Insert into ... Select ... From ... too intelligent transaction

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Insert into ... Select ... From ... too intelligent transaction

Rose, Juergen
Hi all,

I'm still working on my updateable views, which work fine now even I have a trigger to use because my delete rules wont work, but thats not my current, more important problem.

I use some updateable views to handle my data (which are amazingly slow), which gives me ultimate flexibility to handle my data.

there are some insert rules which use currval() to get the last sequence id for my data which I have to insert.

The problem now is, it works fine if I do the statement via normal insert into satatements, even within a transaction block. So far so good. But If I migrate my old data via **Insert into my_new_view Select ... From my_old_table**, Only the last retrieved value of the sequences is used which blows my whole internal logic, because obviously I want to use the current (for that row) and not the last id.

For me it seems that the optimizer optimizes a bit to much!

Is the an easy workaround?

Many thanks for any help
J├╝rgen

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Re: Insert into ... Select ... From ... too intelligent transaction

Roman Neuhauser
# [hidden email] / 2005-07-21 19:11:04 +0200:

> I use some updateable views to handle my data (which are amazingly
> slow), which gives me ultimate flexibility to handle my data.
>
> there are some insert rules which use currval() to get the last
> sequence id for my data which I have to insert.
>
> The problem now is, it works fine if I do the statement via normal
> insert into satatements, even within a transaction block. So far so
> good. But If I migrate my old data via **Insert into my_new_view
> Select ... From my_old_table**, Only the last retrieved value of the
> sequences is used which blows my whole internal logic, because
> obviously I want to use the current (for that row) and not the last
> id.

    What does the code look like?

--
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Re: Insert into ... Select ... From ... too intelligent transaction

Rose, Juergen
In reply to this post by Rose, Juergen
> # [hidden email] / 2005-07-21 19:11:04 +0200:
> > I use some updateable views to handle my data (which are amazingly
> > slow), which gives me ultimate flexibility to handle my data.
> >
> > there are some insert rules which use currval() to get the last
> > sequence id for my data which I have to insert.
> >
> > The problem now is, it works fine if I do the statement via normal
> > insert into satatements, even within a transaction block. So far so
> > good. But If I migrate my old data via **Insert into my_new_view
> > Select ... From my_old_table**, Only the last retrieved value of the
> > sequences is used which blows my whole internal logic, because
> > obviously I want to use the current (for that row) and not the last
> > id.
>
>     What does the code look like?
>

This is a quite accurate example of what I trying to do, just stripped
down to the bare minimum. Please look at the statements at the end, and
execute them just one after another (test 1-3).

create table olddata(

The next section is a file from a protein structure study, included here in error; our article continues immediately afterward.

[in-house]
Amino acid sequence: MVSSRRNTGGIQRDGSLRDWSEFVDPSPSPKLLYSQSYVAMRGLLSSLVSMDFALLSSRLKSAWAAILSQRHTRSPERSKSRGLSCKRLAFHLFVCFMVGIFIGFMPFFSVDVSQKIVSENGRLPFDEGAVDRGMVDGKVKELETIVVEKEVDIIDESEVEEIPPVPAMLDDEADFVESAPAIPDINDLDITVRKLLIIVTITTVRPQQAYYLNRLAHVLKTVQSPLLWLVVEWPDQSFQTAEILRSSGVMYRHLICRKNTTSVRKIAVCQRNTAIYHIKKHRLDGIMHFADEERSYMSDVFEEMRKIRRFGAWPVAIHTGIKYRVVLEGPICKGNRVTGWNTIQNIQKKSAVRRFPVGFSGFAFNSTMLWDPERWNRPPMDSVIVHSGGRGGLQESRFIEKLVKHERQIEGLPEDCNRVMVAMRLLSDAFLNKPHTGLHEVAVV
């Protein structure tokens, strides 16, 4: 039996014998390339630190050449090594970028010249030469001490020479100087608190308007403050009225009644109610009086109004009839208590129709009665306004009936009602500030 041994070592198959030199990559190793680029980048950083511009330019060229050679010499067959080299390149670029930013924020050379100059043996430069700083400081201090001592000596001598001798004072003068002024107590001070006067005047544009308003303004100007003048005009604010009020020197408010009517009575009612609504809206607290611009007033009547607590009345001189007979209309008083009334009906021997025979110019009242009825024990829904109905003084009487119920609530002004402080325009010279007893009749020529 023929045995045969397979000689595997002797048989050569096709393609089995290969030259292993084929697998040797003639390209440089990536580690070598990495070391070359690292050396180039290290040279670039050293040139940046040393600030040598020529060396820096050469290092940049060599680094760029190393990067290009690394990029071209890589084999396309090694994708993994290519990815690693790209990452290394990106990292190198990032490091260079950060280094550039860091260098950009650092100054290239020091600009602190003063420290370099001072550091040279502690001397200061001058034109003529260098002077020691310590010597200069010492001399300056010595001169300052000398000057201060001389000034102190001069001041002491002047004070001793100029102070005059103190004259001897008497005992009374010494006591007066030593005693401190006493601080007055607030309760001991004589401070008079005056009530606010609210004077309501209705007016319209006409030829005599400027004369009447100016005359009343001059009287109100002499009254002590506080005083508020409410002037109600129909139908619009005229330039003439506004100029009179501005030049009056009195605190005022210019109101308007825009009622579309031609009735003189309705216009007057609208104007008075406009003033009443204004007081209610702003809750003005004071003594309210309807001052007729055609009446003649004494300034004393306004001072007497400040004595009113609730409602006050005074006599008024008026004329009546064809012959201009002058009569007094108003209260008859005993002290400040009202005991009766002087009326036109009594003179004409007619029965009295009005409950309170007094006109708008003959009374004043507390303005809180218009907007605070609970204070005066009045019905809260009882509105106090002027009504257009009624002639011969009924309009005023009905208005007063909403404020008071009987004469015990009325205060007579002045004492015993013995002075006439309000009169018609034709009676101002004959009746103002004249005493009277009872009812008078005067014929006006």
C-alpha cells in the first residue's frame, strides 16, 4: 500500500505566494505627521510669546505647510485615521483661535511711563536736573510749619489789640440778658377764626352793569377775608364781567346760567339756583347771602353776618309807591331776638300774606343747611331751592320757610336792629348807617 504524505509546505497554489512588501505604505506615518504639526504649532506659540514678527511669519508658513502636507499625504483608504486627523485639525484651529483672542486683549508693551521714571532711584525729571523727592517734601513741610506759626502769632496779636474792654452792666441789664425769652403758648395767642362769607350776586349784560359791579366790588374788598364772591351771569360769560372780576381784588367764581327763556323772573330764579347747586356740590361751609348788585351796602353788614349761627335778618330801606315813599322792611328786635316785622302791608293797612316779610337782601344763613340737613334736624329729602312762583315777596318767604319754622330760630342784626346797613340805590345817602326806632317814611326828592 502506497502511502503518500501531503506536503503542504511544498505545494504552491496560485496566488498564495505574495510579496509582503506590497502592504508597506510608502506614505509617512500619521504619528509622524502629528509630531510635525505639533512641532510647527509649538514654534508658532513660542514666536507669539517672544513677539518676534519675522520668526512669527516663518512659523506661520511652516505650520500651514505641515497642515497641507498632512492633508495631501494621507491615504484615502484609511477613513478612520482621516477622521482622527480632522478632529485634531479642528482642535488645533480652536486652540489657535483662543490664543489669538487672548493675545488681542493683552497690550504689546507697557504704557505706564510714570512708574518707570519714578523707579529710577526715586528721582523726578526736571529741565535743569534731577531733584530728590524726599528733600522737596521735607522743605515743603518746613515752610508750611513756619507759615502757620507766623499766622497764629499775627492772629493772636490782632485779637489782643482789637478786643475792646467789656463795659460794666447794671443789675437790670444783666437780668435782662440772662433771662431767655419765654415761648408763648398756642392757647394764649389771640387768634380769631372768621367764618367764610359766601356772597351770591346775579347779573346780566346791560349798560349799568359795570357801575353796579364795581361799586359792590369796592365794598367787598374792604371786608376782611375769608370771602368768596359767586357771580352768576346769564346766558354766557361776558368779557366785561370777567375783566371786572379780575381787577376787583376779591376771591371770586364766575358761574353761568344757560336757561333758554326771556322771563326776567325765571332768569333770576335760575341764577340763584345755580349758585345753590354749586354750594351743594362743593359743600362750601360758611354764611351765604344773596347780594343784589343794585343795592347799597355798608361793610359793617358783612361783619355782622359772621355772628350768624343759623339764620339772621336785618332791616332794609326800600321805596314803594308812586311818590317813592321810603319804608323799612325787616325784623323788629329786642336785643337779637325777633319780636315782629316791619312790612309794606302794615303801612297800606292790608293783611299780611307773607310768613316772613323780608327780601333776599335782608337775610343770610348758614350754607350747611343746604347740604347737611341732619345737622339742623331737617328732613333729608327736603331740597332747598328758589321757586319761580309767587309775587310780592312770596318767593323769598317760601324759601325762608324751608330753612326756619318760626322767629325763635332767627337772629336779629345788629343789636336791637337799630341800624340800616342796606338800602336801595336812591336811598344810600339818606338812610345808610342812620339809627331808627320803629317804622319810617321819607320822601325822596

id int,
    lastname varchar(50),
    firstname varchar(50)
    );
   
insert into olddata values (1, 'Picard', 'Jean Luc');
insert into olddata values (3, 'Spock', 'Harold');
insert into olddata values (6, 'Zimmerman', 'Doc');
insert into olddata values (9, 'Lefler', 'Robin');
insert into olddata values (10, 'Kirk', 'James T.');

create table neworg(
    orgid serial,
    legacyid int,
    orgname varchar(100)
    );
   
create table newpersons(
    persid serial,
    orgid int,
    lastname varchar(50),
    firstname varchar(50)
    );
   
create view v_persons as
    select
        P.orgid,
        O.legacyid,
        P.persid,
        P.lastname,
        P.firstname
    from
        neworg O,
        newpersons P
    where
        O.orgid = P.orgid;
       
create or replace rule r_insert_a_organisation as on insert to v_persons
    do instead
    insert into neworg(
        orgid,
        legacyid,
        orgname)
    values (
        coalesce(new.orgid, nextval('neworg_orgid_seq')),
        new.legacyid,
        coalesce(new.lastname, '') || ', ' || coalesce(new.firstname,
'')
        );

create or replace rule r_insert_b_persons as on insert to v_persons
    do
    insert into newpersons(
        orgid,
        lastname,
        firstname)
    values (
        coalesce(new.orgid, currval('neworg_orgid_seq')),
        new.lastname,
        new.firstname
        );

/* test 1 */
insert into v_persons(legacyid, lastname, firstname) values (11, 'Dax',
'Jadzia');
select * from v_persons;

/* my result:

 orgid | legacyid | persid | lastname | firstname
-------+----------+--------+----------+-----------
     1 |       11 |      1 | Dax      | Jadzia
(1 row)

*/

/* test 2 */
begin;
insert into v_persons(legacyid, lastname, firstname) values (12,
'Bashir', 'Dr.');
insert into v_persons(legacyid, lastname, firstname) values (13, '',
'Odo');
insert into v_persons(legacyid, lastname, firstname) values (14, '',
'Worf');
end;
select * from v_persons;

/* my result:

 orgid | legacyid | persid | lastname | firstname
-------+----------+--------+----------+-----------
     1 |       11 |      1 | Dax      | Jadzia
     2 |       12 |      2 | Bashir   | Dr.
     3 |       13 |      3 |          | Odo
     4 |       14 |      4 |          | Worf
(4 rows)

*/

/* test 3 */
insert into v_persons(legacyid, lastname, firstname) select * from
olddata;
select * from v_persons;

/* my result:

 orgid | legacyid | persid | lastname  | firstname
-------+----------+--------+-----------+-----------
     1 |       11 |      1 | Dax       | Jadzia
     2 |       12 |      2 | Bashir    | Dr.
     3 |       13 |      3 |           | Odo
     4 |       14 |      4 |           | Worf
     9 |       10 |      5 | Picard    | Jean Luc
     9 |       10 |      6 | Spock     | Harold
     9 |       10 |      7 | Zimmerman | Doc
     9 |       10 |      8 | Lefler    | Robin
     9 |       10 |      9 | Kirk      | James T.
(9 rows)

*/

And exactly in test 3 you see my problem, it should actually look like

 orgid | legacyid | persid | lastname  | firstname
-------+----------+--------+-----------+-----------
     1 |       11 |      1 | Dax       | Jadzia
     2 |       12 |      2 | Bashir    | Dr.
     3 |       13 |      3 |           | Odo
     4 |       14 |      4 |           | Worf
     5 |        1 |      5 | Picard    | Jean Luc
     6 |        3 |      6 | Spock     | Harold
     7 |        6 |      7 | Zimmerman | Doc
     8 |        9 |      8 | Lefler    | Robin
     9 |       10 |      9 | Kirk      | James T.

Why the heck gets the wrong data inserted if it is an int!!!???